By Heidi Stevens
Your 5-year-old hates the summer camp he’s enrolled in. Is 5 too young to grin and bear it?
Parent advice from our panel of staff contributors:
On one hand, you don’t want a 5-year-old calling the shots in the household. On the other hand, the kid could have legitimate fears or concerns. One idea might be to contact the camp and get the names of parents who had 5-year-olds go there. See how their kid liked it. Then try to convey to your child the good points of the camp.
– Bill Hageman
Kids have an annoying habit of hating anything new, and sometimes a firm resistance-is-futile stance is needed to get them to give the experience a chance. Of course you want to be sure that your 5-year-old’s “hatred” isn’t valid (he’s being picked on, counselors are neglectful or too attentive), but my inclination would be to make the kid stick it out a bit longer.
– Phil Vettel
My 7-year-old hated after-care at camp last summer but liked the regular camp day. So her attitude at pickup didn’t reflect the whole day’s experience. If you can, pop by during the day for an unobserved observation. See if you can schedule a play date with a camp mate or two, too.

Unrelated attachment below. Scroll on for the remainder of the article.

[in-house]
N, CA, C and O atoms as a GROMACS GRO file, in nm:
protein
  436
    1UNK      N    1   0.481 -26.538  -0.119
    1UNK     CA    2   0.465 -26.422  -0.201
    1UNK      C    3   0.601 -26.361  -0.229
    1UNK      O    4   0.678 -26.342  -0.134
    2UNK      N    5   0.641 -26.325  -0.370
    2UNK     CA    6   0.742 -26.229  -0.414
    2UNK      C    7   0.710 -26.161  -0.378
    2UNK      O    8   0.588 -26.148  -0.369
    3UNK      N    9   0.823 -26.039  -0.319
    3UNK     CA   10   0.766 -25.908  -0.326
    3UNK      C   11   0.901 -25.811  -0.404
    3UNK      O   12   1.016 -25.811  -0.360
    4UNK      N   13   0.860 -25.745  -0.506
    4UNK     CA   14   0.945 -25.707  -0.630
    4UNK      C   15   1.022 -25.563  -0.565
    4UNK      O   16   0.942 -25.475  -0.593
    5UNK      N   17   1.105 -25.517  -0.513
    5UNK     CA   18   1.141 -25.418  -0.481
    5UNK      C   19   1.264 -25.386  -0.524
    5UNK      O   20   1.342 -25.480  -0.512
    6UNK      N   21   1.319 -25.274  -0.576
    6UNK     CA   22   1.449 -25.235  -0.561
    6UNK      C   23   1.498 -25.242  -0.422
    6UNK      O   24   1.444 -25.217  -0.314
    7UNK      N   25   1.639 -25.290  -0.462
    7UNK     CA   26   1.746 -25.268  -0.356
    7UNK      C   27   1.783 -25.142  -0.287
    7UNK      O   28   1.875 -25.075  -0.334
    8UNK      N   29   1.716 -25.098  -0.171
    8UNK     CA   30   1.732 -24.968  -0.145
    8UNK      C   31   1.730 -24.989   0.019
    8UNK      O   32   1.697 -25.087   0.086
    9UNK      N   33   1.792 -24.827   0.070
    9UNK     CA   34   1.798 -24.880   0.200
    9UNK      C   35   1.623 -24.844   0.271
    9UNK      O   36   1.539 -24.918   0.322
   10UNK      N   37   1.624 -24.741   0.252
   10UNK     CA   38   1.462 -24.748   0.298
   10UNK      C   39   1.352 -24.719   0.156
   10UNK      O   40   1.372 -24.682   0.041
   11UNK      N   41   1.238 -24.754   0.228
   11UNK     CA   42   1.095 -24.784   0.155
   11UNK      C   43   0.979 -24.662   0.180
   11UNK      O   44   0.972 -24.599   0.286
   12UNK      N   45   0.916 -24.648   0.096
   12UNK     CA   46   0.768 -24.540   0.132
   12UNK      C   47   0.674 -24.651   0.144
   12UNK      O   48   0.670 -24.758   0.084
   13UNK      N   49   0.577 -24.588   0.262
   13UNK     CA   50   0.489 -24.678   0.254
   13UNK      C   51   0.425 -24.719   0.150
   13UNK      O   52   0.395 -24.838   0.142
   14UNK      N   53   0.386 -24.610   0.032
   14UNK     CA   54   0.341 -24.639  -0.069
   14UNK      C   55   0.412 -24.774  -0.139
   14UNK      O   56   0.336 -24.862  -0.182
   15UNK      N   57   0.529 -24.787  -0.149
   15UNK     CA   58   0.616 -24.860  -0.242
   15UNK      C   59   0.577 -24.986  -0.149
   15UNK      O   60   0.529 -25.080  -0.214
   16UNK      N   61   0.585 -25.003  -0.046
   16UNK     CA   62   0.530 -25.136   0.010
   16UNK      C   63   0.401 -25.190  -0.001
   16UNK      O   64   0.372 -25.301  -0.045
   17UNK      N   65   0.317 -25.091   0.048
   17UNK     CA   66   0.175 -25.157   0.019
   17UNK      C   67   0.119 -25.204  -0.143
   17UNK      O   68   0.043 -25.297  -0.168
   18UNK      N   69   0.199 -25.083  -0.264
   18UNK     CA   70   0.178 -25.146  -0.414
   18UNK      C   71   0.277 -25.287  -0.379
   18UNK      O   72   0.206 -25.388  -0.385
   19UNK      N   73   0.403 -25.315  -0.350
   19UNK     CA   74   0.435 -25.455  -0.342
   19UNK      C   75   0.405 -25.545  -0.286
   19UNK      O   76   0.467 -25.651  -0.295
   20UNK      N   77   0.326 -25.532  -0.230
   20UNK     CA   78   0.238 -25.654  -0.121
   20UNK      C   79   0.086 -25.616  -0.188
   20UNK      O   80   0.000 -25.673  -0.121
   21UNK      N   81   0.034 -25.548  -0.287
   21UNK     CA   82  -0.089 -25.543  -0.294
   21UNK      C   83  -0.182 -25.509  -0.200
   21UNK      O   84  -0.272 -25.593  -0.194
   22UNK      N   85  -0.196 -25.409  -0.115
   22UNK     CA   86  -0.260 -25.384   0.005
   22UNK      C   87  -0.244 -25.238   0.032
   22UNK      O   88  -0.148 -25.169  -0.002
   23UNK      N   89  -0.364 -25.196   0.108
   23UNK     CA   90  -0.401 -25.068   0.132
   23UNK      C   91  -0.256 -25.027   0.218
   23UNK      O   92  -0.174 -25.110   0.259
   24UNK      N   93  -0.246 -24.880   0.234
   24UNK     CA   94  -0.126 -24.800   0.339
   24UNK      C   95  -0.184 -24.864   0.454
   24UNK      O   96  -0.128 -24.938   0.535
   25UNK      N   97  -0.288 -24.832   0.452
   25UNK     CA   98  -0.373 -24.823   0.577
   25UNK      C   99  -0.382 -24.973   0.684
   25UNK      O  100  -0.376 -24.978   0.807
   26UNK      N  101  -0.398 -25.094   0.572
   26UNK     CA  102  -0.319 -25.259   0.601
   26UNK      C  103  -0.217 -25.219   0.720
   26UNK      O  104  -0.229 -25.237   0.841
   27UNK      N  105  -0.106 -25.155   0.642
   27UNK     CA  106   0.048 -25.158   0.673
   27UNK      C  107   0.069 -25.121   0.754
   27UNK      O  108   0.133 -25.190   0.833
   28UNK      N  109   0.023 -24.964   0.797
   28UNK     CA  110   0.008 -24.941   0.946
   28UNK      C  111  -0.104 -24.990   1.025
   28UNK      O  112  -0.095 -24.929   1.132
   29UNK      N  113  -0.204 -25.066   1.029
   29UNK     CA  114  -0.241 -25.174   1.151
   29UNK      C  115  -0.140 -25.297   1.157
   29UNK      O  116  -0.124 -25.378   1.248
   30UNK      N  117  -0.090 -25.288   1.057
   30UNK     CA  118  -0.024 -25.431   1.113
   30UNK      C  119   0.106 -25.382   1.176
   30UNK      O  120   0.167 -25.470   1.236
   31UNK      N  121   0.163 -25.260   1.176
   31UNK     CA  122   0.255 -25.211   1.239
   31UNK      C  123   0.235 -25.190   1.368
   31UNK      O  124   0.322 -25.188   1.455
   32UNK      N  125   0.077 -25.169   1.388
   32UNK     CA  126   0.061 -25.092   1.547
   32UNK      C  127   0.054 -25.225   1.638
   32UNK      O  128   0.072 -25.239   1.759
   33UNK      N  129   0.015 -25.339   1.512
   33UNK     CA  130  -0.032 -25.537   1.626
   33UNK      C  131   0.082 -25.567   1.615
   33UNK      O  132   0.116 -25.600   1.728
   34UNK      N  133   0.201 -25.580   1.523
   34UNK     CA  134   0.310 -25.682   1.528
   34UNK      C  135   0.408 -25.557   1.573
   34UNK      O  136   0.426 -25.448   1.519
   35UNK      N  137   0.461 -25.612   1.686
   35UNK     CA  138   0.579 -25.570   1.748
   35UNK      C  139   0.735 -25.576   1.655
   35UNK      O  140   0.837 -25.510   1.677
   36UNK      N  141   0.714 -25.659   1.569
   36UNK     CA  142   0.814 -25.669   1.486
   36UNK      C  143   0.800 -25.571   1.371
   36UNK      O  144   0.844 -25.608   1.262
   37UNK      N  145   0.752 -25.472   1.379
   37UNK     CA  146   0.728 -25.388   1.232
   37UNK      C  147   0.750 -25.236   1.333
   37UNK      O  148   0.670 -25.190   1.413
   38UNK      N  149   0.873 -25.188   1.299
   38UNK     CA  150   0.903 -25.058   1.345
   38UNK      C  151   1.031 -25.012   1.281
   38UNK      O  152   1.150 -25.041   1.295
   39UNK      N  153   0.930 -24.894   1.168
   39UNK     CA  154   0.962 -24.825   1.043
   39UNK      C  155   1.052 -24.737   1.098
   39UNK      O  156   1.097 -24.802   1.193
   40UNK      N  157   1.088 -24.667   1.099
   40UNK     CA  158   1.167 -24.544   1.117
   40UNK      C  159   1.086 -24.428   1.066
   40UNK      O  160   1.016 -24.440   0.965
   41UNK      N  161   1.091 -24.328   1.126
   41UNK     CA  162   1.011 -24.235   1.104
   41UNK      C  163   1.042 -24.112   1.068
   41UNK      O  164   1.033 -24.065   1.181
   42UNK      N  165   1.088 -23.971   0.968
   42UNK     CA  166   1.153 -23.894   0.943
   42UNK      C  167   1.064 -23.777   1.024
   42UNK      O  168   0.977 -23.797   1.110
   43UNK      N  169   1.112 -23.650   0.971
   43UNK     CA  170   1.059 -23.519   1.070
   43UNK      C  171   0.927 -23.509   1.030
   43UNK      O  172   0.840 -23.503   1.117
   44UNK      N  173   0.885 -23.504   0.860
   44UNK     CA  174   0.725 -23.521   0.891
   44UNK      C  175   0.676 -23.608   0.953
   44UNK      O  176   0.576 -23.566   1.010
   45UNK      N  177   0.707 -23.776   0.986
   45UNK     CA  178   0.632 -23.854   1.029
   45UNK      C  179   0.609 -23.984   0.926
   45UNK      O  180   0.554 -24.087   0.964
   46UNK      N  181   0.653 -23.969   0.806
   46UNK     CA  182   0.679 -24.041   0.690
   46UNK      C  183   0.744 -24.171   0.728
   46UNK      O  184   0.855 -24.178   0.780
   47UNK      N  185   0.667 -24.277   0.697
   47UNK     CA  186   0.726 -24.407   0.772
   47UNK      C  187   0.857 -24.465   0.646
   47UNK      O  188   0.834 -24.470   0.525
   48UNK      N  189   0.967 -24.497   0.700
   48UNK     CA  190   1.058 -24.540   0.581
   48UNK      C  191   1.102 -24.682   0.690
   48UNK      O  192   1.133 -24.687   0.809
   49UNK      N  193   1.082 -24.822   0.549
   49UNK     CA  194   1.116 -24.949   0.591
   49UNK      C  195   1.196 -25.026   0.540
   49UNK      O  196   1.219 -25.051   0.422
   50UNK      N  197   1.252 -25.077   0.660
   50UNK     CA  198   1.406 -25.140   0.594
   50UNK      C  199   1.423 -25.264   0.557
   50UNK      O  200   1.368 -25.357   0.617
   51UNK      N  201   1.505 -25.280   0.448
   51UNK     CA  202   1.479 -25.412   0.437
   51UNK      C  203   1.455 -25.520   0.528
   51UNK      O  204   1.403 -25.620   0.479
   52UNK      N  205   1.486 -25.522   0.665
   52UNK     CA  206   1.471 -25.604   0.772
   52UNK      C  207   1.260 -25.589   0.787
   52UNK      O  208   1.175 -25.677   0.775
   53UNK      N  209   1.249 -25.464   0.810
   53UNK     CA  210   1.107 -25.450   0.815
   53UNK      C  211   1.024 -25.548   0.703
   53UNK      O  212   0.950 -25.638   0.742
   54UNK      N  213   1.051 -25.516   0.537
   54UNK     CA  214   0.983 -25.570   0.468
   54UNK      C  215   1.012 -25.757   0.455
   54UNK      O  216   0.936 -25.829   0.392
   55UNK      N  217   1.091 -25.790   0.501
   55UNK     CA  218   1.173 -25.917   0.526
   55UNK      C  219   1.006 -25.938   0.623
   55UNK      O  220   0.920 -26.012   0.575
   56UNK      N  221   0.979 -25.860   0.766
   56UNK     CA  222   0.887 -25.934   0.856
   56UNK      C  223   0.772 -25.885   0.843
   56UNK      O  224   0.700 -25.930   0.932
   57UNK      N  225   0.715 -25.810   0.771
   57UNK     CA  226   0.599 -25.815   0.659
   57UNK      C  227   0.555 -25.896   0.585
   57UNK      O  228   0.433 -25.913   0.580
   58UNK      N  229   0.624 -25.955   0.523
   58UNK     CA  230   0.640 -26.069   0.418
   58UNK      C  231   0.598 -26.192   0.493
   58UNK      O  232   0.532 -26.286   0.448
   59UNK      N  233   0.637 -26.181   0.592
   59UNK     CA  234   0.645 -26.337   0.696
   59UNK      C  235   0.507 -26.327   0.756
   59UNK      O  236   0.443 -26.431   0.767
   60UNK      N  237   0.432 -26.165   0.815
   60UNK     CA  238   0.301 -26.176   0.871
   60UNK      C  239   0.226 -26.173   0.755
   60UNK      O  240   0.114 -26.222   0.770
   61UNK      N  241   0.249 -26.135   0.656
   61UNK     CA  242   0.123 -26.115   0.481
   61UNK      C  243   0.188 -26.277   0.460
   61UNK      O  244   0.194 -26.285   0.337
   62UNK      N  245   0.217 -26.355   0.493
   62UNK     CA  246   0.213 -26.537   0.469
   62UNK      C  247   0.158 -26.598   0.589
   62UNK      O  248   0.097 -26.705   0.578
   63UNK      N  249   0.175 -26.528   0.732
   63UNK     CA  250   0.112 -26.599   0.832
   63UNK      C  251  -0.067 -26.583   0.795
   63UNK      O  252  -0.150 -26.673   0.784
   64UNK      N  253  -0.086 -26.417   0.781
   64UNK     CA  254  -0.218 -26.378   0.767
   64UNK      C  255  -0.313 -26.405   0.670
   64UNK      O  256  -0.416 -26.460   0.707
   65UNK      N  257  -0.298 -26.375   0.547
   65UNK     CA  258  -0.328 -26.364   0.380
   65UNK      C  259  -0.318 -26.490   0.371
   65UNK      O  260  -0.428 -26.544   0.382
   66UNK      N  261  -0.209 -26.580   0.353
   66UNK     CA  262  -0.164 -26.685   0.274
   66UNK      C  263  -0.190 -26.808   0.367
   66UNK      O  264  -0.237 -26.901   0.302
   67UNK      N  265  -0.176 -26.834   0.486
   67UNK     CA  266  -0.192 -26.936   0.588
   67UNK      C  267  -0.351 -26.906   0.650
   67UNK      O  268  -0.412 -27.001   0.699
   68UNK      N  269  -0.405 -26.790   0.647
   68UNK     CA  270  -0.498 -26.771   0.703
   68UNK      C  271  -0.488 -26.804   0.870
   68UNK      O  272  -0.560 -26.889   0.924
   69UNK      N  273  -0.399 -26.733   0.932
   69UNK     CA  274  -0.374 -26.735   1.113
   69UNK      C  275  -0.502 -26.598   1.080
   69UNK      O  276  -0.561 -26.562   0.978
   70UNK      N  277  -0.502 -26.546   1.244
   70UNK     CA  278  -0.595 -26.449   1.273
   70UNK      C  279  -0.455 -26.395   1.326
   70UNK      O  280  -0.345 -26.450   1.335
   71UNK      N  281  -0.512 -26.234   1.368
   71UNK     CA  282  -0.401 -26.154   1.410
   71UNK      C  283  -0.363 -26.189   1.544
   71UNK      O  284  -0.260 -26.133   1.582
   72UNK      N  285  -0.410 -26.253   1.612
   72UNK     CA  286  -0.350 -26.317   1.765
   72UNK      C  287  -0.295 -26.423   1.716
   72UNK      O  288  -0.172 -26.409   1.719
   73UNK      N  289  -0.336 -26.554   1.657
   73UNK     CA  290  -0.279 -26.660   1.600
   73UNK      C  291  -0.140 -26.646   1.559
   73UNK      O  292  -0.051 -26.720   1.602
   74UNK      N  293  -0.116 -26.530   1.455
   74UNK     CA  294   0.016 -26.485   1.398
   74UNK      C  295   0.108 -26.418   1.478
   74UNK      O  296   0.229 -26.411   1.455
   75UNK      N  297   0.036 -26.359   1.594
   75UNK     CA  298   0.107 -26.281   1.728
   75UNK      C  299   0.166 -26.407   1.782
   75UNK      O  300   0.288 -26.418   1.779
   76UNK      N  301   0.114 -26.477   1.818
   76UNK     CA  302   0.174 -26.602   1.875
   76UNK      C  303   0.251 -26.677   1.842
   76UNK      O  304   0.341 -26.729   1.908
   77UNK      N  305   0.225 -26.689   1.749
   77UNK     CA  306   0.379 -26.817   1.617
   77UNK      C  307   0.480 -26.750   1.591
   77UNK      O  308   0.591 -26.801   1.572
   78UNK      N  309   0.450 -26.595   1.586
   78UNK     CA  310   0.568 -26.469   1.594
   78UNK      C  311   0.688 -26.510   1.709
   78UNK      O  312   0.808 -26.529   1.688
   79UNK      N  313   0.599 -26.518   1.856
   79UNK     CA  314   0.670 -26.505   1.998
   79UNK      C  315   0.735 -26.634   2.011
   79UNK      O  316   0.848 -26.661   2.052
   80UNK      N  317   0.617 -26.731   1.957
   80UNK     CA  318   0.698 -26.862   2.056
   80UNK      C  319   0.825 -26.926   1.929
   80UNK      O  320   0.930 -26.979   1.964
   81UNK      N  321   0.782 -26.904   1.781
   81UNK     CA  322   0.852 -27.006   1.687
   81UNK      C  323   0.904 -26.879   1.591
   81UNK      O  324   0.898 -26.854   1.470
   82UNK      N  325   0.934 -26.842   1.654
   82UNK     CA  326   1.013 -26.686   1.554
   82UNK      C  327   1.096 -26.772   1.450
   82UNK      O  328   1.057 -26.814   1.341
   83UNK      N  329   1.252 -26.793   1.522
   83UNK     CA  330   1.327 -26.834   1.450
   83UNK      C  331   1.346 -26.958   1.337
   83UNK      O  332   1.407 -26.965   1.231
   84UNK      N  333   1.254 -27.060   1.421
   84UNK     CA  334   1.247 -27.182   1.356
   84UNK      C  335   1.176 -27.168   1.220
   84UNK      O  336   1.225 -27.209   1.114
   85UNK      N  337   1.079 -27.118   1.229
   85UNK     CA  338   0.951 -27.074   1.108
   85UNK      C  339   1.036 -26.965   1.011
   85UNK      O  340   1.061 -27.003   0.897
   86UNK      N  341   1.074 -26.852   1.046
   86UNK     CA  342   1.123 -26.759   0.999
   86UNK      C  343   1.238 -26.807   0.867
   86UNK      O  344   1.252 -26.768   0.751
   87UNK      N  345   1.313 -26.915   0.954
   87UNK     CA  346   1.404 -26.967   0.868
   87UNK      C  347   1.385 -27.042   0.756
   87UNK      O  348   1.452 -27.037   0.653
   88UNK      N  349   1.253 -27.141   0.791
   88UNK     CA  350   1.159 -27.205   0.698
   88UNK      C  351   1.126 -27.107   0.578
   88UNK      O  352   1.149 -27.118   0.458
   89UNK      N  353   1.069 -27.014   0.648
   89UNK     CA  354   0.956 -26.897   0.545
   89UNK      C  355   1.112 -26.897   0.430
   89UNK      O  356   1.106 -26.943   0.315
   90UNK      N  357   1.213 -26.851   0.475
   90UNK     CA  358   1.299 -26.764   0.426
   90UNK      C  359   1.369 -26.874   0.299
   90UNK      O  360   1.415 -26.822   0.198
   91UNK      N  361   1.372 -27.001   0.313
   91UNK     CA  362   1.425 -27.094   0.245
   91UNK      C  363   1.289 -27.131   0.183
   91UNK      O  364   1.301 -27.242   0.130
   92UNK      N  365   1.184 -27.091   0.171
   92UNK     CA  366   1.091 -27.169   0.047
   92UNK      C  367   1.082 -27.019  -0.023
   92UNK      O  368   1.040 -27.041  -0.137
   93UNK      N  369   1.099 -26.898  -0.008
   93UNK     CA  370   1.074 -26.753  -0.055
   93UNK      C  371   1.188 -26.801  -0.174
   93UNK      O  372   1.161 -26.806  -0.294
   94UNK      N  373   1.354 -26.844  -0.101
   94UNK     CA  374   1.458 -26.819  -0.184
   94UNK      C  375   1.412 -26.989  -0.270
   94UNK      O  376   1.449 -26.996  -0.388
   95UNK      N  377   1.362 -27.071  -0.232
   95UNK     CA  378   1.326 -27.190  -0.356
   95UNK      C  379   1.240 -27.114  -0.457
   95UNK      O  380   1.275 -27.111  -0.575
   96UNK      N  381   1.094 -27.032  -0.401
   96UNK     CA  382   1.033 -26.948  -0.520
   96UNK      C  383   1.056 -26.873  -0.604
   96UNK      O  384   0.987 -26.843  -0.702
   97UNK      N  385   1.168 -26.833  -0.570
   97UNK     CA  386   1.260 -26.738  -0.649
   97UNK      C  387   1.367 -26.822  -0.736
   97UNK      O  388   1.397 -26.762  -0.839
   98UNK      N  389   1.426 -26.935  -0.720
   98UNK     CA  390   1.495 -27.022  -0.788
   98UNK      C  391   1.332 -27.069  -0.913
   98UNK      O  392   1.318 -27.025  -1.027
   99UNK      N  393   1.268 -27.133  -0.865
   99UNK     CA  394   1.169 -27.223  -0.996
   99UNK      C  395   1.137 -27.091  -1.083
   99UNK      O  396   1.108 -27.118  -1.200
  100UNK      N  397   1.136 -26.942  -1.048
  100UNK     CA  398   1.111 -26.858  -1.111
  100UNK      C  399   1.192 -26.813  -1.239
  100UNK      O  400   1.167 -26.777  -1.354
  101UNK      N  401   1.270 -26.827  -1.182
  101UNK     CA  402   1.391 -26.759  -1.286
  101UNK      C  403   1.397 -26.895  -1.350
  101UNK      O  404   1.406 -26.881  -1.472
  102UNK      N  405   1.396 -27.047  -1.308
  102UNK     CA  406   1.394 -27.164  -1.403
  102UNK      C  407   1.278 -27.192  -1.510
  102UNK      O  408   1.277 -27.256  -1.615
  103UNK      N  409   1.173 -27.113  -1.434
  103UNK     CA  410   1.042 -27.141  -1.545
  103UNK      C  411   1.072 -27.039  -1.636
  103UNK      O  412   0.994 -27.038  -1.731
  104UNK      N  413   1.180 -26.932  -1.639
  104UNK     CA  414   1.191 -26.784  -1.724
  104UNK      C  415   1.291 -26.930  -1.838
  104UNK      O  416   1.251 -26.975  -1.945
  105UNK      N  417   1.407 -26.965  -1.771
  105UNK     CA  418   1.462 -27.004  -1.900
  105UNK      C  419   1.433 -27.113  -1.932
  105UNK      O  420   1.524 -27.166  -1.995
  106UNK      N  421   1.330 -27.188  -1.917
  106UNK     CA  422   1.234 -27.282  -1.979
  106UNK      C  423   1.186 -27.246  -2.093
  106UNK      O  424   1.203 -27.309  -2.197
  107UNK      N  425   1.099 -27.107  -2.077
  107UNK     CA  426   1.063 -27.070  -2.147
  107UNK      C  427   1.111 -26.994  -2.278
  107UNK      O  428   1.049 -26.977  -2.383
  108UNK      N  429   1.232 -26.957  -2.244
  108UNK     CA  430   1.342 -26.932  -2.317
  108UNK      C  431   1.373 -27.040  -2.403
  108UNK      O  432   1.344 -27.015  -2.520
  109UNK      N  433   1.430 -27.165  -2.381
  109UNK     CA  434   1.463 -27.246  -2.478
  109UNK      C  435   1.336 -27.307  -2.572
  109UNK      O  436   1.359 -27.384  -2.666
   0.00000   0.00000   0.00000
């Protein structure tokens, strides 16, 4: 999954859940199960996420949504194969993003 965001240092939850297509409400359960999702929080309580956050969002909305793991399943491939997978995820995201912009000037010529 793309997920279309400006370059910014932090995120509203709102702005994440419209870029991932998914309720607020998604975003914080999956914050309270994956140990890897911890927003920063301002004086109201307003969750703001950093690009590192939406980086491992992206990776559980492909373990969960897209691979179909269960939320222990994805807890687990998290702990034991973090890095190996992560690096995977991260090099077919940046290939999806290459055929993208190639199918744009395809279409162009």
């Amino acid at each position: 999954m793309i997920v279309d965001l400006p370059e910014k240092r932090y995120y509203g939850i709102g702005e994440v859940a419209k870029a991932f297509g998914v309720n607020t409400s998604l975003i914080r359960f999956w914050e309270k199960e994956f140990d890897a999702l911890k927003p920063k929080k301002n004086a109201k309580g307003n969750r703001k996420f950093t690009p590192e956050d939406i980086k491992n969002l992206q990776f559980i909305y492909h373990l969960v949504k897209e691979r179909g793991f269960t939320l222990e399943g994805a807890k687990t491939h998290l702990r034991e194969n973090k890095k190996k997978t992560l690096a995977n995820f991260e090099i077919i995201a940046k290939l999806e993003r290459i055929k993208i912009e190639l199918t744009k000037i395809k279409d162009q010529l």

– Wendy Donahue
“Some kids are just not campers,” says pediatrician Alanna Levine, author of “Raising a Self-Reliant Child: A Back-to-Basics Parenting Plan From Birth to Age 6” (Ten Speed Press). “They much prefer a less structured environment for summer.”
That doesn’t mean you have to (or can) accommodate this preference. Your family may need camp as child care. And your child’s definition of less structure may be never leaving the comfort of his couch.
“Spending the entire summer watching television is not going to be good for his creative energy,” says Levine.
But it’s important to consider a child’s temperament when debating whether to continue at this particular camp for the summer, she says.
“There are looser camps and stricter camps,” she says. “Maybe the right match for your child’s best friend is not the right match for him.”
Talk to your child about his days at camp, and try to get a feel for what’s bugging him.
“Ask specific questions: ‘What did you have for lunch? Who did you sit with?’ ” Levine says. “Talk about the good things and the bad things. It may be as simple as there’s a child there who’s being mean.”
And talk to the camp director or counselors to see how your child does throughout the day. If he appears to enjoy himself a few minutes after you depart, it’s worth encouraging him to stick it out.
“One of the things we should do as parents is push the boundaries of a child’s comfort zone,” Levine says. “You may not want to force a miserable child to go to camp, but you do want to help push their limits, which will reap so many benefits for them in terms of their own self-esteem and sense of accomplishment.”
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